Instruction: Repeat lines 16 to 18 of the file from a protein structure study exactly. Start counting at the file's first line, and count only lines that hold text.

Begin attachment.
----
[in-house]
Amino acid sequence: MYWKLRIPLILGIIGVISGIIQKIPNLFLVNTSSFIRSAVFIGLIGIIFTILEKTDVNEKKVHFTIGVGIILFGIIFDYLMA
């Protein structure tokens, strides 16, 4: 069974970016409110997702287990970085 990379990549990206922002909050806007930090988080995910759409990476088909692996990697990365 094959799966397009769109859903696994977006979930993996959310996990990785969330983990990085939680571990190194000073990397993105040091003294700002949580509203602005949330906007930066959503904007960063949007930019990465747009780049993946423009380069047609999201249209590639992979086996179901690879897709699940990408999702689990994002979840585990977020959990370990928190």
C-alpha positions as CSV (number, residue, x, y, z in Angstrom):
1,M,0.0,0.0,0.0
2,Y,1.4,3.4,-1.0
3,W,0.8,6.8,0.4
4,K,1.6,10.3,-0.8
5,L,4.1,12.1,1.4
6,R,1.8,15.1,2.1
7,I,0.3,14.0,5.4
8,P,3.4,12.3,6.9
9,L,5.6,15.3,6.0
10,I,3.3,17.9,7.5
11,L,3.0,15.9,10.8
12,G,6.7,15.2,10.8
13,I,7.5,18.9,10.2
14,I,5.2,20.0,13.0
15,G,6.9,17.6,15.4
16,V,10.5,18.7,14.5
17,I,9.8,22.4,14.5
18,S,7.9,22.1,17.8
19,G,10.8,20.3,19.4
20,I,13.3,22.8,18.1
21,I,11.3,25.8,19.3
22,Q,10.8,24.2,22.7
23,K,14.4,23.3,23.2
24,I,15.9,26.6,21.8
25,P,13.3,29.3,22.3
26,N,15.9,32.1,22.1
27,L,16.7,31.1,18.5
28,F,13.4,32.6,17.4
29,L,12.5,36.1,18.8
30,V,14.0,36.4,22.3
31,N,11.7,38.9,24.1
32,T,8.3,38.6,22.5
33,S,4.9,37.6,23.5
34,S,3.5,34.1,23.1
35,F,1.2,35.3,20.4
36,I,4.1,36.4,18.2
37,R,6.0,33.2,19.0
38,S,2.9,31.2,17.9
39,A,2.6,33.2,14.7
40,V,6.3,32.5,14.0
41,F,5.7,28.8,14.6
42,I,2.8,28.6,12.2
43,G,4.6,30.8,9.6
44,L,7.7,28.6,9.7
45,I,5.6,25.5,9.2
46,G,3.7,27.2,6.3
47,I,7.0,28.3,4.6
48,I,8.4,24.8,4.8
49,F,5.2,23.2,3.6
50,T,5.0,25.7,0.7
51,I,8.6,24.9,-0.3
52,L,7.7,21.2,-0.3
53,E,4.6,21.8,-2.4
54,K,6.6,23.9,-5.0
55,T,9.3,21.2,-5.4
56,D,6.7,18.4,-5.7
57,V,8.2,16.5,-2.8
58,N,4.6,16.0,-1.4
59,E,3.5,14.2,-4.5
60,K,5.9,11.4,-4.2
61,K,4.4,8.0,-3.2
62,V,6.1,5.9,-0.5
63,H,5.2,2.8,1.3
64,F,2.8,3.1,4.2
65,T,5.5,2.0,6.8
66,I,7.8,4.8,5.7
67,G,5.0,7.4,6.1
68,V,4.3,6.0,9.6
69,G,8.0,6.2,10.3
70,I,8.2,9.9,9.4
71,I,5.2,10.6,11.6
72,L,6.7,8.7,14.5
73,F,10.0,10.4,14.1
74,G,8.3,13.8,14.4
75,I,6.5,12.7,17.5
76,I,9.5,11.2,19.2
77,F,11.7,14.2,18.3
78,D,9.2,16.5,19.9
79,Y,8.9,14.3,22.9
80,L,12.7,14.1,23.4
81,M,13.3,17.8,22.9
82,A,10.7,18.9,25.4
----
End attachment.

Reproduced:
12,G,6.7,15.2,10.8
13,I,7.5,18.9,10.2
14,I,5.2,20.0,13.0